Participants propelled a wheelchair while wearing all activity trackers on their right wrist, placed in random order. Participants were given time to practice before collecting data to avoid a learning effect. They were also given breaks between each bout of wheeling.
For the rollers task, participants propelled the wheelchair on suspended rollers (Fig 1) at separate frequencies (30, 45 and 60 strokes per minute (spm)), three minutes each. These frequencies were selected based on a previous study where experienced wheelchair users propelled at self-selected speeds over ground at an average of ~53 spm . Participants also propelled the wheelchair on the rollers at pre-determined varied frequencies (Mixed), ranging from 30–80 spm over 2 minutes (mean = 47 spm, Fig 2). Each frequency was performed 3 times and averaged before statistical analysis was performed, except for within-tracker comparisons. We used a metronome to allow participants to easily adhere to the prescribed frequencies, and gave them the opportunity to practice the frequencies before starting the data recordings. Participants were visually monitored throughout the trial and given verbal cues as needed to ensure they followed the metronome. The order of trials was randomized between each participant.
An illustration of the participant propelling the wheelchair on suspended rollers.
A graphic representation of the frequencies and number of strokes performed for the Mixed condition during the rollers task.
Participants also wheeled through an obstacle course twice (Fig 3) at self-selected speeds. Two experimenters used tally counters to count strokes of participants’ right arm. If there was a non-zero difference between the observers, the trial was repeated. For a subset of participants (n = 19), time to complete the obstacle course was recorded to calculate mean spm.
A second group of participants performed an arm ergometry task. The arm ergometer (Drive Medical, Model RTL10273) was placed at a participant-selected height and distance. Participants cycled at different frequencies (40, 60 and 80 revolutions per minute (rpm)) for three minutes each. This range of frequencies was selected based on those used previously involving arm ergometry and hand cycling in wheelchair users [24–26]. The number of revolutions performed was verified using the display count on the ergometer.
Data analysis and statistics
Data were analysed with Statistical Packaging for Social Sciences 22 (SPSS, IBM, Armonk, NY) unless indicated otherwise. Data are presented as mean across trials (95% confidence intervals lower bound, upper bound, unless indicated otherwise) for stroke counts, and mean percentage error (MPE) (Table 1). Standard Error of Measurement (SEM) was calculated for combined systematic and random error as the square root of within subject mean squares as described by Weir et al. .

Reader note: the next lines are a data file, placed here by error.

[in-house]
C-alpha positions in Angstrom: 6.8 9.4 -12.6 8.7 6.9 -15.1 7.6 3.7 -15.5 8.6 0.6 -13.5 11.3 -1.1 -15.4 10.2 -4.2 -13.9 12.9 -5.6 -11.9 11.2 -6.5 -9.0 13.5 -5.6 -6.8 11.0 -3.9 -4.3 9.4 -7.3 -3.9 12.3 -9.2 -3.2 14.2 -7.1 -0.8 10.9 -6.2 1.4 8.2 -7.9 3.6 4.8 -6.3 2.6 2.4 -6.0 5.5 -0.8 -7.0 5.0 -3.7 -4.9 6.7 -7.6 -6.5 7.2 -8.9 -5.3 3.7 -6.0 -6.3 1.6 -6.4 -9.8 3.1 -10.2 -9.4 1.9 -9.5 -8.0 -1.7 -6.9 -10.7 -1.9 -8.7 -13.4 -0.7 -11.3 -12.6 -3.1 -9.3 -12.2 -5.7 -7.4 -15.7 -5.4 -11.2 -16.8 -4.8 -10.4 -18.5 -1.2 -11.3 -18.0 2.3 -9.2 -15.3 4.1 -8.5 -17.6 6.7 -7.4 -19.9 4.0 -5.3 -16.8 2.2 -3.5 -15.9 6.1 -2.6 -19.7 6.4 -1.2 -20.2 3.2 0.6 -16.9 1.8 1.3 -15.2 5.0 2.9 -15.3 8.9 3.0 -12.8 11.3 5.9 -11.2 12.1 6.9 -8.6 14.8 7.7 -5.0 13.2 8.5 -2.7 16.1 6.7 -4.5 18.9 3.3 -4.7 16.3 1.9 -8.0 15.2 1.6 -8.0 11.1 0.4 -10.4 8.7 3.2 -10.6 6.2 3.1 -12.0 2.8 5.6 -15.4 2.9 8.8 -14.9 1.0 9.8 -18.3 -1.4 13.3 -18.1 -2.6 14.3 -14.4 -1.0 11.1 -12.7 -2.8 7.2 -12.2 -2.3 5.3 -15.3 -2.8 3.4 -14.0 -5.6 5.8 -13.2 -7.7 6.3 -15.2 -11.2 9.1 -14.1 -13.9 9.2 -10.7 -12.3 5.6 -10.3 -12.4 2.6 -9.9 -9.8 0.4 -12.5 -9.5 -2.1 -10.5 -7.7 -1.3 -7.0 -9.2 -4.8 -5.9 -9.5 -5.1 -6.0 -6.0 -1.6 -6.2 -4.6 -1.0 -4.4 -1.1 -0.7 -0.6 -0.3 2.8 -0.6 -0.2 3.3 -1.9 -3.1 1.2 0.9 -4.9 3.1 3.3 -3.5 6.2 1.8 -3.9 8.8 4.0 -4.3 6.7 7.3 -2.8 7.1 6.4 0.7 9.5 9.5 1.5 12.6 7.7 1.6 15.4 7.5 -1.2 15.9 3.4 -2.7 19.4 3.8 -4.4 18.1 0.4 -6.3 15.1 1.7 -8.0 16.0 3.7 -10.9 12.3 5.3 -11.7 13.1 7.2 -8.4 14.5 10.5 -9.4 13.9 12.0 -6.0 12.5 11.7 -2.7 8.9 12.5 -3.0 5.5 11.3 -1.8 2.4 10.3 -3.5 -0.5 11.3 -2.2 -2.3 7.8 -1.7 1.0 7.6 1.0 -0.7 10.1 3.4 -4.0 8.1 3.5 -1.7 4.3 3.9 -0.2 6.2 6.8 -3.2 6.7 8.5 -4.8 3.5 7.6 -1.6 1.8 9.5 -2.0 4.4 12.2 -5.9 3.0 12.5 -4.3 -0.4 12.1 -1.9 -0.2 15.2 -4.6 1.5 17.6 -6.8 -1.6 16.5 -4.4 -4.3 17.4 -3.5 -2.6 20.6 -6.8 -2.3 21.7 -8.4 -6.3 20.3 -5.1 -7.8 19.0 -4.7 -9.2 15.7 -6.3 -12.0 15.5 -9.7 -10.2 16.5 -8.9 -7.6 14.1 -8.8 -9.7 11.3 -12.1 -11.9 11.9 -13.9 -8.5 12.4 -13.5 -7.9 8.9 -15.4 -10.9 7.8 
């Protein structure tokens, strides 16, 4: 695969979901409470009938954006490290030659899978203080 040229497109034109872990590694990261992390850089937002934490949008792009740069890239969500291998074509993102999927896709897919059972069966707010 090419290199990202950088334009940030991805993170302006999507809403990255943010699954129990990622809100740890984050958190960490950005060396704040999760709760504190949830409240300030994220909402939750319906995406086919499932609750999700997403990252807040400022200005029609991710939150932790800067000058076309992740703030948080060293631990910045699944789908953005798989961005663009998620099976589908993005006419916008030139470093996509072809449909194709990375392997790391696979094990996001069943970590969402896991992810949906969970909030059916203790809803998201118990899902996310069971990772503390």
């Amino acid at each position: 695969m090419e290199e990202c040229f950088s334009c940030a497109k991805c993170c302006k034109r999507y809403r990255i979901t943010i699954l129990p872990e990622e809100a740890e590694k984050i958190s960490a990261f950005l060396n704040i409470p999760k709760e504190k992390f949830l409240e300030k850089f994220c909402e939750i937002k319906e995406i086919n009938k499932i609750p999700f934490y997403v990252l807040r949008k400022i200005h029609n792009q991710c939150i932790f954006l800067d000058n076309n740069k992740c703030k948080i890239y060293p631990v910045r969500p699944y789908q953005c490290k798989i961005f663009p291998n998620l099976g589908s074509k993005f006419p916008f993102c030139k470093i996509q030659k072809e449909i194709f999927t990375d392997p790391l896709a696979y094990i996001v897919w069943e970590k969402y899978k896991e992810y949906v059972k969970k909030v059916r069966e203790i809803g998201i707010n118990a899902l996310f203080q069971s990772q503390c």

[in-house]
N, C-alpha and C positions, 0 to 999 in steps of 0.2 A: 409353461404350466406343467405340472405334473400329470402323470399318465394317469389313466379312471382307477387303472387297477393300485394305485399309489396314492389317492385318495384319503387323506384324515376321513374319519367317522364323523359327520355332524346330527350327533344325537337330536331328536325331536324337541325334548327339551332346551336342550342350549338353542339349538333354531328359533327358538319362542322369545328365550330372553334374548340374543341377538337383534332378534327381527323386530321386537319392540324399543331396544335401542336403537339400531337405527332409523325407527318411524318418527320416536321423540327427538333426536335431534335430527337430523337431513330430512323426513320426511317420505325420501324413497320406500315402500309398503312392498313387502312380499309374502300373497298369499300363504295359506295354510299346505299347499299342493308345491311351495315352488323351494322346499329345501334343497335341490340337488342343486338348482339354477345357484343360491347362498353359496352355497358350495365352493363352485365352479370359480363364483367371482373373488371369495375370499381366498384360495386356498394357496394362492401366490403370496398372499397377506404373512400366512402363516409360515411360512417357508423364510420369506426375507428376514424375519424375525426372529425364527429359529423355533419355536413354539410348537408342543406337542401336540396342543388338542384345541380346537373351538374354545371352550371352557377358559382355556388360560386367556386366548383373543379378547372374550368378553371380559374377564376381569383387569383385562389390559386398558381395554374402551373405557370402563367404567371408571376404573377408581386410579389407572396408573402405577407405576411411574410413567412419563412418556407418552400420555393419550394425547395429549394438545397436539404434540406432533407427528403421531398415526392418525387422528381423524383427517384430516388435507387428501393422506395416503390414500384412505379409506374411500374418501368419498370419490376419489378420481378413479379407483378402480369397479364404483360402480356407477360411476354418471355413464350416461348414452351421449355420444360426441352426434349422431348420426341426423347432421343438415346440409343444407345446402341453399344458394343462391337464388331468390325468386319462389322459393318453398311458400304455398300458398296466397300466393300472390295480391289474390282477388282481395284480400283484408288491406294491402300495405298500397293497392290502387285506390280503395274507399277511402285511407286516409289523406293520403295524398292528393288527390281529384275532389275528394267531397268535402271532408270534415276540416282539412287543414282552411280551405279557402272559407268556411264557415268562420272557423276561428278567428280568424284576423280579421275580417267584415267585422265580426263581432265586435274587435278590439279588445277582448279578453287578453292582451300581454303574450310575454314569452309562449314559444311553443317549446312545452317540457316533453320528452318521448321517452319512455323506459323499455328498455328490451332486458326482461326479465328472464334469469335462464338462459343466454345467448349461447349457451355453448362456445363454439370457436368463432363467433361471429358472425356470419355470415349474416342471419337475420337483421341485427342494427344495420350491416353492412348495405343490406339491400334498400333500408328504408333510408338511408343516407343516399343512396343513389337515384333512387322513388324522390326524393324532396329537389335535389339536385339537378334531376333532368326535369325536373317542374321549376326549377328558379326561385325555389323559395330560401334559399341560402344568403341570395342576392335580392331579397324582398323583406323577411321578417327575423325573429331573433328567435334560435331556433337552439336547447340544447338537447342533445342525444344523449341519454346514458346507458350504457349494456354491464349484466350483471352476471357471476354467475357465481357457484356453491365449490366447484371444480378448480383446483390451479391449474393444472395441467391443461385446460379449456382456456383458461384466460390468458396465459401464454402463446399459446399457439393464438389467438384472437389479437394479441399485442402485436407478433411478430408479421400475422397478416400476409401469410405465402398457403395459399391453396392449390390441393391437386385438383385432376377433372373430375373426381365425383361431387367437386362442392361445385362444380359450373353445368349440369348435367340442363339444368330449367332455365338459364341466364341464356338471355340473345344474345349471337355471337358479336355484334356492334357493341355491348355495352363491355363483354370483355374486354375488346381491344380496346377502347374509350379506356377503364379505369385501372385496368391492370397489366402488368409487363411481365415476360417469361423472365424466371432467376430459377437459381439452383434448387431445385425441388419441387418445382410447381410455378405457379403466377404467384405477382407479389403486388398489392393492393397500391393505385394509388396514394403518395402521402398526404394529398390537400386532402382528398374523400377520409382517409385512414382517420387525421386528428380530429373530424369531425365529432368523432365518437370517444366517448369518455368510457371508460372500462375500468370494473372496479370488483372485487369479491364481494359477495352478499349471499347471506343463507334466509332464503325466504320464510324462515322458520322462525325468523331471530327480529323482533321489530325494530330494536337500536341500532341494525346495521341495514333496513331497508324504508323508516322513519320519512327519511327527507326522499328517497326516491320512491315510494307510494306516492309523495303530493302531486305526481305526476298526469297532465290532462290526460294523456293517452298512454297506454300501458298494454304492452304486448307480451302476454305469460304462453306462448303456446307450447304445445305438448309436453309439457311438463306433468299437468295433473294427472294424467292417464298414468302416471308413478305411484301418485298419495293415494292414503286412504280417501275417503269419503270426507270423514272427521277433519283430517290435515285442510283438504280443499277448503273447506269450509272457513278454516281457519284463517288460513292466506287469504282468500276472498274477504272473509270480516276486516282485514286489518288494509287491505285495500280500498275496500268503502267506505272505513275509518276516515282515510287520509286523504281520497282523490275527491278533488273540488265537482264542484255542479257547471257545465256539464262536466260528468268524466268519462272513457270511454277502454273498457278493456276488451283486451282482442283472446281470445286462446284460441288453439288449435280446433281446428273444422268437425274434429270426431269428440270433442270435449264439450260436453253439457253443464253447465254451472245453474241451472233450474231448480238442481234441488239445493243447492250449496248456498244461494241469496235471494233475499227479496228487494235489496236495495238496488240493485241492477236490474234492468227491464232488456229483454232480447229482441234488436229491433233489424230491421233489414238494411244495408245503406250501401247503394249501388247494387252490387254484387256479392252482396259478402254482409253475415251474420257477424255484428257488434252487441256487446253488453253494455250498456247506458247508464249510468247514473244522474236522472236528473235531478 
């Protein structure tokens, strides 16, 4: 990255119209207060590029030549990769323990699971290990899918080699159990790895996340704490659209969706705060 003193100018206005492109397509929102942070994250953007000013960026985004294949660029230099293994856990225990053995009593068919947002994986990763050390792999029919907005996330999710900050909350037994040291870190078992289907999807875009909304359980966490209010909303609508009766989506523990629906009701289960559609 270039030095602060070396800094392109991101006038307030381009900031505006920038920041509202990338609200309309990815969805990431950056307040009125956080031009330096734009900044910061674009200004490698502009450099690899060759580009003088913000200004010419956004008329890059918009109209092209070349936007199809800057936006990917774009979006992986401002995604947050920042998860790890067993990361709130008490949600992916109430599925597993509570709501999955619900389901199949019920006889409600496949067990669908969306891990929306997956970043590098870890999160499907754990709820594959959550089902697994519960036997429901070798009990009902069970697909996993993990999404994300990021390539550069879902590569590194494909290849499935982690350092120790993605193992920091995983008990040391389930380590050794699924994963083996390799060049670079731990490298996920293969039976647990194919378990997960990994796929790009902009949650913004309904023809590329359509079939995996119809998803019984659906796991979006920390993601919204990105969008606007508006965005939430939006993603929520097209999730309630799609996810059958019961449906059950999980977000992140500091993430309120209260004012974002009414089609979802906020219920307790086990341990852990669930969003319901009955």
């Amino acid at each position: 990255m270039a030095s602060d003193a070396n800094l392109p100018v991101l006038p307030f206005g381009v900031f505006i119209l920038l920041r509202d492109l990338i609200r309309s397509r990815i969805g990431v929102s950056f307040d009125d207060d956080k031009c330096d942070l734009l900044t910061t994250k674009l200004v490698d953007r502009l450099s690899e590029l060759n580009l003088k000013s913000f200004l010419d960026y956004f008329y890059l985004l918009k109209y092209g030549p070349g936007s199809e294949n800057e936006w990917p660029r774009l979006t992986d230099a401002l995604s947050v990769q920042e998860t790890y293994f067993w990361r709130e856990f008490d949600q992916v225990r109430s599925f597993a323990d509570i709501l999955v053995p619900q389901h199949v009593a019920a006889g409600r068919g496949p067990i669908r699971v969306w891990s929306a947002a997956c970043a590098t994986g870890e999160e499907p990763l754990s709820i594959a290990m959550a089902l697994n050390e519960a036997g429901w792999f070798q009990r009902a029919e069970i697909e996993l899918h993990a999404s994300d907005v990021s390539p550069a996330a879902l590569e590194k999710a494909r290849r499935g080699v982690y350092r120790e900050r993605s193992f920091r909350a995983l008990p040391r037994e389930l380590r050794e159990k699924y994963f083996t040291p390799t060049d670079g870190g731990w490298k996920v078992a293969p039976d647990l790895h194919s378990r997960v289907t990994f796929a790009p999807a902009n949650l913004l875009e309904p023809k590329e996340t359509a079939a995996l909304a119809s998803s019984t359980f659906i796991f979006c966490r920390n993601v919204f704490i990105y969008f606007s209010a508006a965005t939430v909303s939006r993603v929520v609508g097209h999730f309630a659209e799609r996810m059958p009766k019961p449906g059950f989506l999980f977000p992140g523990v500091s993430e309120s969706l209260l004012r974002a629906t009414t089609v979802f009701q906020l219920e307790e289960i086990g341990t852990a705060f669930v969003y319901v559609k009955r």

For the rollers and arm ergometry tasks, a mixed design Analysis of Variance (ANOVA) with repeated measures was used to compare tracker counts and pre-determined (rollers) or true (arm ergometry) values across stroke frequencies. A separate ANOVA was also performed for MPE to compare each tracker error to zero across stroke frequencies, as well as comparing MPE between trackers.
For the obstacle course task, a one-way ANOVA with repeated measures was used to assess differences across tracker counts and the true values. An ANOVA was also performed for MPE to compare each tracker error to zero across stroke frequencies, as well as comparing MPE between trackers.
For all ANOVA analysis, if sphericity did not hold (or was undefined) the Huynh-Feldt adjustment was used to evaluate main effects of the within subjects variable and/or the interaction effect. Post-hoc analyses were done without adjustment for multiple comparisons. Effect sizes for main effects or interactions are presented as ratio of effect variability to error variability (partial eta squared, ηp2) and for regressions as effect variability to total variability (R2).
For the obstacle course task, intra-class correlation coefficients (ICC) with 95% CI were calculated using a 1-way random model for average measures. Lin’s concordance coefficients with 95% CI were calculated using open online statistical software . ICC and Lin’s coefficient were not calculated for trials with predetermined outcomes values (i.e., the rollers and ergometer tasks) because there was no variability between participants in these tasks.
For the obstacle course task, modified Bland-Altman plots were created to plot difference values against observed (true) values. In addition to standard limits of agreement (LoA), we plotted minimal clinically important difference (MCID) , based on interval size for categorizing PA levels relative to target PA recommendations  at 25% of true values and centered on 0. Consistent error as mean difference scores (across all values) was assessed for significant difference from zero via single measurement t-test. Proportional bias was assessed with simple linear regression of difference values on observed values.